There is no GHG selected hotel within this 10 mile radius, these hotels are nearby
A superb base for exploring the surrounding Norfolk Broads, this country-house hotel in a ‘beautiful Georgian building’ has a private lake and gardens on the River Bure.
At this Grade I listed Georgian House of Assemblies, where glamorous event spaces drip with chandeliers, you’ll find a restaurant, cookery school, and 15 spacious bedrooms, styled with pizzazz and a sense of fun, several with their own garden or lounge.
Agatha Christie memorabilia, murder-mystery weekends and Art Deco touches set the tone at this creeper-clad hotel, former home of doctor friends of Christie, in a bustling market town.
On the market square, this 18th-century inn with onsite brewery has jazzy bedrooms in dolly-mixture colours, Adnams beers in the Tap Room, pub classics and contemporary seasonal fare in the Still Room.
‘A fun take on a gallery crossed with an old boozer, and a good-value one at that’, this former steward’s house in a 1,000-acre deer park is an ‘anything-but-traditional’ pub-with-rooms, say inspectors.
Tucked away down a country lane, Tim and Janie Elwes’s inn is in ‘a beautifully rural setting’ yet close to the North Norfolk coast.
In the Suffolk Coast and Heaths AONB, this dog-friendly former coaching inn has rustic-chic and contemporary bedrooms, cosy spaces, modern dishes served by smiling young staff in a light-filled dining room and alfresco.
Highly idiosyncratic and seriously fun, Hannah Springham and Andrew Jones’s hotel features bedrooms themed on the Georgian Grand Tour and Victorian global gallivanting.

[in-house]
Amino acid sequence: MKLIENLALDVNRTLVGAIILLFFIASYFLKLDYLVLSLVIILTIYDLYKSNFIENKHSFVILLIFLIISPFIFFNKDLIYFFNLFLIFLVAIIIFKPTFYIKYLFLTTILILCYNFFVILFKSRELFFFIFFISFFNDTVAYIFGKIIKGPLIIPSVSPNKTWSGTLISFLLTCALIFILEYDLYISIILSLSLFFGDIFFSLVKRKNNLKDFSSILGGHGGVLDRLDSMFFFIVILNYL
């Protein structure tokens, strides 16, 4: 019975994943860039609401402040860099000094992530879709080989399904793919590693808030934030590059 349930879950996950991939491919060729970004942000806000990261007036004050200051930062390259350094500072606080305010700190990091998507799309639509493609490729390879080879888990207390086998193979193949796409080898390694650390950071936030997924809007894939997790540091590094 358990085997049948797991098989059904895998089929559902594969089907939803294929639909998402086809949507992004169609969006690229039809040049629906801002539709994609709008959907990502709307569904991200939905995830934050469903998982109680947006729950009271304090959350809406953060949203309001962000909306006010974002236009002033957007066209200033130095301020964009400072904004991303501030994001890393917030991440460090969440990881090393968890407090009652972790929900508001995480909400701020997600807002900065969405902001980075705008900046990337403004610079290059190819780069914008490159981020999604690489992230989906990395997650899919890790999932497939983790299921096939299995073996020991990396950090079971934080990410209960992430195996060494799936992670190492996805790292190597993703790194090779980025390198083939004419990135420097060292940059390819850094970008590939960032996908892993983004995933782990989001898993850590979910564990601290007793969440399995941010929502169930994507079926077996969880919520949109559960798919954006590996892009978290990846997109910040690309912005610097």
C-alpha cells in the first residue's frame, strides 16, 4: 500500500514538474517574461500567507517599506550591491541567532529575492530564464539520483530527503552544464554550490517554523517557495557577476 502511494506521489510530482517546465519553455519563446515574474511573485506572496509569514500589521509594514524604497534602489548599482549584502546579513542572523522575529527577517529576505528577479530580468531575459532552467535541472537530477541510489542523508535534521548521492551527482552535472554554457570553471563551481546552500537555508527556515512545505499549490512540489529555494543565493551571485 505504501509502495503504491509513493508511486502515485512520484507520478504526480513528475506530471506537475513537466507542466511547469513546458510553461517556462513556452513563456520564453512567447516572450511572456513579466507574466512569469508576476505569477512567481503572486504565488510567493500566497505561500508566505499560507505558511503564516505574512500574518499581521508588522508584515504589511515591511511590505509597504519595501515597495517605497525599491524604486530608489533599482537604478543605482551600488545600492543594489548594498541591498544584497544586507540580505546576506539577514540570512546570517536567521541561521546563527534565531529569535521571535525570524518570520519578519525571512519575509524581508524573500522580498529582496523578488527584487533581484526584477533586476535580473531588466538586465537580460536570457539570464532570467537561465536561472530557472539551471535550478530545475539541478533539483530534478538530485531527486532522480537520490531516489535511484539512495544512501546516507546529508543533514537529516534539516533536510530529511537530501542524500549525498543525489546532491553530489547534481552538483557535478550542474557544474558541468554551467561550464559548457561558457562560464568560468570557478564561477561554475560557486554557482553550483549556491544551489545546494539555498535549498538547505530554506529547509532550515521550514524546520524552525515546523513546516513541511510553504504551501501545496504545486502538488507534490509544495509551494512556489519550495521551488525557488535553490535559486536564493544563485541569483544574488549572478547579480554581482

Amid a sprawling estate of woods and parkland, this country house hotel is a relaxed, unstuffy retreat with classically styled bedrooms and a restaurant serving estate-grown produce on a daily changing menu.
‘Our favourite hotel in the whole wide world,’ writes a devotee of this seafront grande dame, run by the same family for 104 years.
Moments from the beach, with ‘sea views to the rear’, a 19th-century commercial hotel lives anew as a restaurant, with rooms above.
Just the place for watching a Friday-evening cricket match, this welcoming inn dating back to the 17th-century faces the village green.
'One of the quirkiest, most characterful B&Bs', this five-storey, 19th-century tower mill is set ‘in an idyllic spot’, amid reed beds on the former quayside of the River Glaven.
You don’t have to blow a fortune to stay at this ‘relaxed yet refined’ hotel in some converted barns, the former home of Langham Glass, and featuring many charming nods to its heritage.
Readers again lavish praise on this quayside hotel – ‘one of the best run and best maintained in Britain' – in a ‘stunning setting looking over salt marsh’.
Birdwatchers and bon vivants beat a path to Tracy and Galton Blackiston’s Michelin-starred restaurant-with-rooms in a flint farmhouse with Blakeney nature reserve on the doorstep.
Deep in Suffolk fruit-farming country, this retreat hotel centres on the Great Barn, with rooms in barns and shepherds’ huts, where eco-chic combines with modern comforts.
There is ‘an air of a chic curiosity shop’ about this singular hotel with café/deli, centred on a Palladian-style villa, up a narrow lane, where resident cats sun themselves on the front lawn. As the Guide went to press, Stratton’s announced it was being sold.
On a Georgian square overlooking a green, this former coaching inn and popular local drop-in offers an interesting choice of bedrooms, dog-friendly dining, an enthusiastic host, and a short menu of appetising modern dishes.
Just outside Ipswich, a country house hotel with a relaxed atmosphere. Modern, spacious bedrooms have large beds, luxury toiletries, and a minibar stocked with complimentary soft drinks and biscuits. The informal restaurant is open all day for brasserie dishes such as Ingley Dell pork fillet, roasted breast of Sutton Hoo chicken and chargrilled steaks. Overlooking sweeping lawns, a covered terrace is ideal for outdoor dining or afternoon tea.
Last updated: September 23, 2023